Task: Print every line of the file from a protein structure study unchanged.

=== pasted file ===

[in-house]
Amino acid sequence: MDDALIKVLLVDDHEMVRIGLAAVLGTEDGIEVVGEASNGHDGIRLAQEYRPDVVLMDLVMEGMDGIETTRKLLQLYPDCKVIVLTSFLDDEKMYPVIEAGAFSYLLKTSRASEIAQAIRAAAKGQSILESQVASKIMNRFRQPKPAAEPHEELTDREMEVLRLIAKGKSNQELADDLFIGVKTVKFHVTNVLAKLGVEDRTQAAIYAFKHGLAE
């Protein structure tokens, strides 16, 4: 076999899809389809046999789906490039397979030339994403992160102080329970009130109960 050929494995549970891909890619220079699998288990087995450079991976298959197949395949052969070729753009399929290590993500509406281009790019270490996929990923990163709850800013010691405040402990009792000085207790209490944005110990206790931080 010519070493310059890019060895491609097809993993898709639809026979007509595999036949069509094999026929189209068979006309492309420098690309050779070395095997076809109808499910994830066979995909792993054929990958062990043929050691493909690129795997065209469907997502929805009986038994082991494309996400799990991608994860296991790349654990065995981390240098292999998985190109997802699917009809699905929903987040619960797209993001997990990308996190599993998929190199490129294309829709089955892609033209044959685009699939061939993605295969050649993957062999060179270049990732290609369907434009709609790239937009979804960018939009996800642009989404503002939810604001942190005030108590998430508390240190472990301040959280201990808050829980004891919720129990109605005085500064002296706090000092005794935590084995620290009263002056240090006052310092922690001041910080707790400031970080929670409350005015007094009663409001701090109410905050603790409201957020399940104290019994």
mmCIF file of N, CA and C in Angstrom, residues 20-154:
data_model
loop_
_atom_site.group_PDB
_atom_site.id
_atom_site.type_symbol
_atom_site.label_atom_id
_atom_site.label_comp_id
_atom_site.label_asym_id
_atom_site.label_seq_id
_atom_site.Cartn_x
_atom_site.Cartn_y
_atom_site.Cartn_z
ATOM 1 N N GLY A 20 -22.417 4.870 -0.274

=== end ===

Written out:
[in-house]
Amino acid sequence: MDDALIKVLLVDDHEMVRIGLAAVLGTEDGIEVVGEASNGHDGIRLAQEYRPDVVLMDLVMEGMDGIETTRKLLQLYPDCKVIVLTSFLDDEKMYPVIEAGAFSYLLKTSRASEIAQAIRAAAKGQSILESQVASKIMNRFRQPKPAAEPHEELTDREMEVLRLIAKGKSNQELADDLFIGVKTVKFHVTNVLAKLGVEDRTQAAIYAFKHGLAE
């Protein structure tokens, strides 16, 4: 076999899809389809046999789906490039397979030339994403992160102080329970009130109960 050929494995549970891909890619220079699998288990087995450079991976298959197949395949052969070729753009399929290590993500509406281009790019270490996929990923990163709850800013010691405040402990009792000085207790209490944005110990206790931080 010519070493310059890019060895491609097809993993898709639809026979007509595999036949069509094999026929189209068979006309492309420098690309050779070395095997076809109808499910994830066979995909792993054929990958062990043929050691493909690129795997065209469907997502929805009986038994082991494309996400799990991608994860296991790349654990065995981390240098292999998985190109997802699917009809699905929903987040619960797209993001997990990308996190599993998929190199490129294309829709089955892609033209044959685009699939061939993605295969050649993957062999060179270049990732290609369907434009709609790239937009979804960018939009996800642009989404503002939810604001942190005030108590998430508390240190472990301040959280201990808050829980004891919720129990109605005085500064002296706090000092005794935590084995620290009263002056240090006052310092922690001041910080707790400031970080929670409350005015007094009663409001701090109410905050603790409201957020399940104290019994």
mmCIF file of N, CA and C in Angstrom, residues 20-154:
data_model
loop_
_atom_site.group_PDB
_atom_site.id
_atom_site.type_symbol
_atom_site.label_atom_id
_atom_site.label_comp_id
_atom_site.label_asym_id
_atom_site.label_seq_id
_atom_site.Cartn_x
_atom_site.Cartn_y
_atom_site.Cartn_z
ATOM 1 N N GLY A 20 -22.417 4.870 -0.274